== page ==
Maharaja Hari Singh, the former ruler of Kashmir, signed the Instrument of Accession, ceding Kashmir to India in 1947. This was treated as a formal document and Kashmir was thus to be brought under the control of India, politically, economically and socially. Hence, Pakistan had no claim over Kashmir. Further, with the establishment of the ceasefire on January 1, 1950, after which the 65 percent of Kashmir that was given to India was formally incorporated into India and given a special status under Art. 370 of its Constitution, there was a formal incorporation of Kashmir into the State of India and the same became an integral part of its dominion politically, economically and socially, thus giving no claim to Pakistan over it.


The principle enshrined in Article 2(4) of the UN Charter has the character of international customary law[1]. The Charter enshrines the principle of sovereign equality of all nations[2]. The prohibited force under Article 2(4) of the Charter includes any kind of trans-border use of force, regardless of the intention of depriving the State of part of its territory. Hence in terms of its legal effect “sovereignty” implies “inviolability” prohibiting any kind of forcible cross-frontier activity[3]. Pakistan, thus by sending its troops to Kashmir is guilty of violation of the principle of non-intervention. Pakistan has acted in violation of the very basic purpose of the UN Charter, which is to maintain international peace and security[4] and encourage peaceful means to settle international disputes[5]


There is no exception available for Pakistan to defend its violation of the principle of non-intervention. It cannot invoke the exception to self-defence or anticipatory self-defence due to the absence of armed attack and current present danger by India. The Charter recognizes self-defence under Article 51 and collective action pursuant to a Security Council resolution safeguarded by decision-making procedures that ensure a broad support in the world-community under Chapter VII as exceptions to the well-established principle of non-intervention. The omission of explicit reference to humanitarian intervention must be assumed intentional[6]. There is no basis in law for such an exception to Article 2(4)[7]. The exception of self-defence is conditional upon an armed attack by the aggressor State[8]. A State acting in self-defence acts in response to an imminent danger which must be serious, immediate and incapable of being countered by other means[9]. There was no imminent attack in any case of aggression by Pakistan. Further, there lies no case of anticipatory self-defense as the same does not exist in international law[10]. Alternatively, even if the concept of anticipatory self-defence is presumed to exist, it has no application in the current dispute. The conditions underlying such an exception to the prohibition on use of force are- necessity, proportionality and immediacy[11]. In order to fulfil these criteria, Pakistan needs to prove that there was no other means left except military recourse[12] and that the intervention was done in response to a clear and present danger and not mere preparation[13]. United Nations Resolutions constitute ‘subsequent practice’ for interpreting United Nations Charter provisions.[14] The Declaration states that ‘armed intervention and all other forms of interference or attempted threats against the personality of the State or against its political, economic and cultural elements are in violation of international law.’[15] In furtherance of this, the respondents submit that the ambush of the patrol, strikes on the Western airfields and attacks on the pink fort and the parliament amount to armed intervention against the political elements of India, and the same is in violation of international law as under of the aforementioned provision.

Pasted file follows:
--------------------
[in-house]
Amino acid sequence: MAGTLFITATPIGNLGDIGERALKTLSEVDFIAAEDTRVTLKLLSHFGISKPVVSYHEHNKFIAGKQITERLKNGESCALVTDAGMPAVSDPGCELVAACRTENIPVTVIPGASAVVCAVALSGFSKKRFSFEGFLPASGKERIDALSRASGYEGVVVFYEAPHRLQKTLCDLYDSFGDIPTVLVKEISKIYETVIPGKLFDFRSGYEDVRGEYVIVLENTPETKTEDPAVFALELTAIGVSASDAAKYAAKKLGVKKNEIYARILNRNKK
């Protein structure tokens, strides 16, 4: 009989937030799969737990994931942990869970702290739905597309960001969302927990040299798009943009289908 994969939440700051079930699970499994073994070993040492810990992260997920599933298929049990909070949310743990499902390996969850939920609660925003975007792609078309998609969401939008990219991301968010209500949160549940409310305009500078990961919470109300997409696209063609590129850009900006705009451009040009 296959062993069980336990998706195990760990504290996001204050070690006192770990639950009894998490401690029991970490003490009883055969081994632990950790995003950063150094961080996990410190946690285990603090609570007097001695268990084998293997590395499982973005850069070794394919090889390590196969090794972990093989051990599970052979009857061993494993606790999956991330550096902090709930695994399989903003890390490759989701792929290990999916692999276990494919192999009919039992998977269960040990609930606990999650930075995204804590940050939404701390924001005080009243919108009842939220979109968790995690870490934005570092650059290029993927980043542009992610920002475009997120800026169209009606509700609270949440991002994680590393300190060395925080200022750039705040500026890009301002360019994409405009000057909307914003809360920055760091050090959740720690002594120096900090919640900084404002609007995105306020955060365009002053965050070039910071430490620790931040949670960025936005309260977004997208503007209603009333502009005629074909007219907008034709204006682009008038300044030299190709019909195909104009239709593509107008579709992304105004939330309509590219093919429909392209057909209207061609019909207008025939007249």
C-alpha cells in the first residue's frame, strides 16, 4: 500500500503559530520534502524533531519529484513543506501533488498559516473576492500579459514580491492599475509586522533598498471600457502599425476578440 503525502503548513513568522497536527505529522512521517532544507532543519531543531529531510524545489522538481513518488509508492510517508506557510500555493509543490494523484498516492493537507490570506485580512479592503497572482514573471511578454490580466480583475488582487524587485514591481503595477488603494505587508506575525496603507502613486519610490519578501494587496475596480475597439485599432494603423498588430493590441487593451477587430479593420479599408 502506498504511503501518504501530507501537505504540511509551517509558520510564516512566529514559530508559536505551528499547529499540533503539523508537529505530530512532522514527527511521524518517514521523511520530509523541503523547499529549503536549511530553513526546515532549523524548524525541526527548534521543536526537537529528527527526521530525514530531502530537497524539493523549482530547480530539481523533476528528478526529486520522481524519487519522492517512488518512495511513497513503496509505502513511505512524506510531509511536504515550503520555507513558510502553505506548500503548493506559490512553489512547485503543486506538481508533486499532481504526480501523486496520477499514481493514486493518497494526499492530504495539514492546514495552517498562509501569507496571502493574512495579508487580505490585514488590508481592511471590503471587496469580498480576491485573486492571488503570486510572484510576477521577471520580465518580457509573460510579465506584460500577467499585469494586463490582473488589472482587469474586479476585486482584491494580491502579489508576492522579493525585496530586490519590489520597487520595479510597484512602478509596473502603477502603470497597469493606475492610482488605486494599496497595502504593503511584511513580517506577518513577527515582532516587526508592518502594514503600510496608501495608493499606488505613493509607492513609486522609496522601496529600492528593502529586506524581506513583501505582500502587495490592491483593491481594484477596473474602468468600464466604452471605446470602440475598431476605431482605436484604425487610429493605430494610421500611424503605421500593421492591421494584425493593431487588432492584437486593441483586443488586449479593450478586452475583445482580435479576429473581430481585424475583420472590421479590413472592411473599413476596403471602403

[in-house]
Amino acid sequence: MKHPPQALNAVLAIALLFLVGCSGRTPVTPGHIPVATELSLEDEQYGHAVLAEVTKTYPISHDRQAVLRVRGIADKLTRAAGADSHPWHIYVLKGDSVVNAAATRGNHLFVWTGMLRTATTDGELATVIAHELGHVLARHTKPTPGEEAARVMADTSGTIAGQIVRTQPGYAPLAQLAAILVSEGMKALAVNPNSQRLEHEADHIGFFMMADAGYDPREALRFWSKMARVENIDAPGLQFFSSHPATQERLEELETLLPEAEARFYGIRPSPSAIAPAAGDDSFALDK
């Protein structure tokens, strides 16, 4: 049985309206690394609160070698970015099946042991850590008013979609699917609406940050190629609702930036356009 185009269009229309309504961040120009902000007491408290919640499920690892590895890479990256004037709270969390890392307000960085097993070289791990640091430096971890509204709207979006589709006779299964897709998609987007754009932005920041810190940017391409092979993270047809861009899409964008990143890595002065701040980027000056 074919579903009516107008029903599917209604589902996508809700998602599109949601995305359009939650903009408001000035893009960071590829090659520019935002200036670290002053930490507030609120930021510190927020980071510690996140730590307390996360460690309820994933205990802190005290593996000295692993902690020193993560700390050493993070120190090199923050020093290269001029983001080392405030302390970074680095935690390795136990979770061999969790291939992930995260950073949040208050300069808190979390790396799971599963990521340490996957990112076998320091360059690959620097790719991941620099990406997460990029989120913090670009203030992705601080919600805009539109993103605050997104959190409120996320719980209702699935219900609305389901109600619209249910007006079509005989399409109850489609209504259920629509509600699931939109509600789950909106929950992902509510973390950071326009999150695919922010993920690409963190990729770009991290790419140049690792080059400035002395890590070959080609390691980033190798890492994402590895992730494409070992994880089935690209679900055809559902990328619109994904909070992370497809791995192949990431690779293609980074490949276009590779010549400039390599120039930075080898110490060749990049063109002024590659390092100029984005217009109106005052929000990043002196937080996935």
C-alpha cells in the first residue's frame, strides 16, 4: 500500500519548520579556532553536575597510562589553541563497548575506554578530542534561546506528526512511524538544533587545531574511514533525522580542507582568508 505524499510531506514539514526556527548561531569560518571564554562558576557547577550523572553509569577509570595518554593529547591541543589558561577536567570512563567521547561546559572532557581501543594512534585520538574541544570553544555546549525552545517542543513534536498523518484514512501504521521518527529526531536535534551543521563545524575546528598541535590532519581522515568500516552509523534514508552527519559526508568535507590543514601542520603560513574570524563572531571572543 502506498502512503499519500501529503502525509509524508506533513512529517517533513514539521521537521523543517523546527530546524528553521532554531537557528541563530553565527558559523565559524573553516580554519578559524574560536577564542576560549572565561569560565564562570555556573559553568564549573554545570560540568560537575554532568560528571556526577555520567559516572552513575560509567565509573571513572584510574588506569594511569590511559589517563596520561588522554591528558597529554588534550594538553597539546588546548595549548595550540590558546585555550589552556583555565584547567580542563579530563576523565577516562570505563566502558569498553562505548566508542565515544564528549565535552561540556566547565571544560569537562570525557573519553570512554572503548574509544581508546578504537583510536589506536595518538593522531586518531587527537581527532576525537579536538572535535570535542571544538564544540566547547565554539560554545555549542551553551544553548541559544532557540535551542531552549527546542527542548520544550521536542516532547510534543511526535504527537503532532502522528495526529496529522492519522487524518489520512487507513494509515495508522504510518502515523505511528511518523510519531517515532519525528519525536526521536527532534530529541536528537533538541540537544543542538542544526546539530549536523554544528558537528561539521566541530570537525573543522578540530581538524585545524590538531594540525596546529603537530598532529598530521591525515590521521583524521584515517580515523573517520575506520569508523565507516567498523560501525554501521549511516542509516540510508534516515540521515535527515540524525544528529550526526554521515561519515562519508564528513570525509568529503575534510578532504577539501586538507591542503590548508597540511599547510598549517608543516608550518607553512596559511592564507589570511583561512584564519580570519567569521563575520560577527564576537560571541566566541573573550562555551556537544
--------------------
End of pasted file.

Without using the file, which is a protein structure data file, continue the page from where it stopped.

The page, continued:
The cases of the murdered Chinese in Indonesia, the war against Southern Sudanese, the events in Rwanda, Burundi, Kashmir, Naga and South Africa[16] would have justified humanitarian intervention but states have not engaged themselves in the protection of the affected population and thus have reaffirmed the existing principle of non-intervention. Moreover, The Russian ambassador to the UN, in the start of the NATO campaign against Yugoslavia, said that the justification of attacks with the need for humanitarian intervention was completely untenable.[17] If there lies a claim by Pakistan that the intervention was necessary to prevent violence and violation of rights of people living in Kashmir  due to acts of India  or its Army, the same would not be justified in light of the aforementioned submission made.